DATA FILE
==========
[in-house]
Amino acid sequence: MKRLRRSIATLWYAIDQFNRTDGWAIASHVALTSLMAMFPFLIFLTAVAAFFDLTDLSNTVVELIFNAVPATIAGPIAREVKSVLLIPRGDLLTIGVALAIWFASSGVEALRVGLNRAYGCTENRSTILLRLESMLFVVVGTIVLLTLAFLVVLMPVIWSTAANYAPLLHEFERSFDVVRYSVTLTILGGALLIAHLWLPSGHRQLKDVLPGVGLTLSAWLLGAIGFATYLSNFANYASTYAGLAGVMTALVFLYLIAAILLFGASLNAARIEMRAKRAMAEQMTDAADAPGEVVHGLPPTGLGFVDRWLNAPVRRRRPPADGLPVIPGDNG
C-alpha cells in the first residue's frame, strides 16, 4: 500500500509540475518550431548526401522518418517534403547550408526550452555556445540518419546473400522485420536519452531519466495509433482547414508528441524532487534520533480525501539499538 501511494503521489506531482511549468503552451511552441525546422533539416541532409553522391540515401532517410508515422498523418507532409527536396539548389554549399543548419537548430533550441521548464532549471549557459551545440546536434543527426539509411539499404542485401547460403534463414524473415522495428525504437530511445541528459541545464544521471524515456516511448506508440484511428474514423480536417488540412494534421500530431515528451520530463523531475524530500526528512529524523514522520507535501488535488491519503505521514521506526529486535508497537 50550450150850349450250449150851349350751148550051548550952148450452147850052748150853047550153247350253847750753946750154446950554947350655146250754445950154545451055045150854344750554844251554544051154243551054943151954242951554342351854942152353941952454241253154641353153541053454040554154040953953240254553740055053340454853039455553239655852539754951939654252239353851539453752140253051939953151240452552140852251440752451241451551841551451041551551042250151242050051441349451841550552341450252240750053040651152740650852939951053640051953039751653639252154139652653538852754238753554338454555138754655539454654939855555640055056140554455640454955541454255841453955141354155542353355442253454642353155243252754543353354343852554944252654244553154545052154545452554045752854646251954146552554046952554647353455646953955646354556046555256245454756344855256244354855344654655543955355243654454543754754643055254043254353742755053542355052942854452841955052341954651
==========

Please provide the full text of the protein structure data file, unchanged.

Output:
[in-house]
Amino acid sequence: MKRLRRSIATLWYAIDQFNRTDGWAIASHVALTSLMAMFPFLIFLTAVAAFFDLTDLSNTVVELIFNAVPATIAGPIAREVKSVLLIPRGDLLTIGVALAIWFASSGVEALRVGLNRAYGCTENRSTILLRLESMLFVVVGTIVLLTLAFLVVLMPVIWSTAANYAPLLHEFERSFDVVRYSVTLTILGGALLIAHLWLPSGHRQLKDVLPGVGLTLSAWLLGAIGFATYLSNFANYASTYAGLAGVMTALVFLYLIAAILLFGASLNAARIEMRAKRAMAEQMTDAADAPGEVVHGLPPTGLGFVDRWLNAPVRRRRPPADGLPVIPGDNG
C-alpha cells in the first residue's frame, strides 16, 4: 500500500509540475518550431548526401522518418517534403547550408526550452555556445540518419546473400522485420536519452531519466495509433482547414508528441524532487534520533480525501539499538 501511494503521489506531482511549468503552451511552441525546422533539416541532409553522391540515401532517410508515422498523418507532409527536396539548389554549399543548419537548430533550441521548464532549471549557459551545440546536434543527426539509411539499404542485401547460403534463414524473415522495428525504437530511445541528459541545464544521471524515456516511448506508440484511428474514423480536417488540412494534421500530431515528451520530463523531475524530500526528512529524523514522520507535501488535488491519503505521514521506526529486535508497537 50550450150850349450250449150851349350751148550051548550952148450452147850052748150853047550153247350253847750753946750154446950554947350655146250754445950154545451055045150854344750554844251554544051154243551054943151954242951554342351854942152353941952454241253154641353153541053454040554154040953953240254553740055053340454853039455553239655852539754951939654252239353851539453752140253051939953151240452552140852251440752451241451551841551451041551551042250151242050051441349451841550552341450252240750053040651152740650852939951053640051953039751653639252154139652653538852754238753554338454555138754655539454654939855555640055056140554455640454955541454255841453955141354155542353355442253454642353155243252754543353354343852554944252654244553154545052154545452554045752854646251954146552554046952554647353455646953955646354556046555256245454756344855256244354855344654655543955355243654454543754754643055254043254353742755053542355052942854452841955052341954651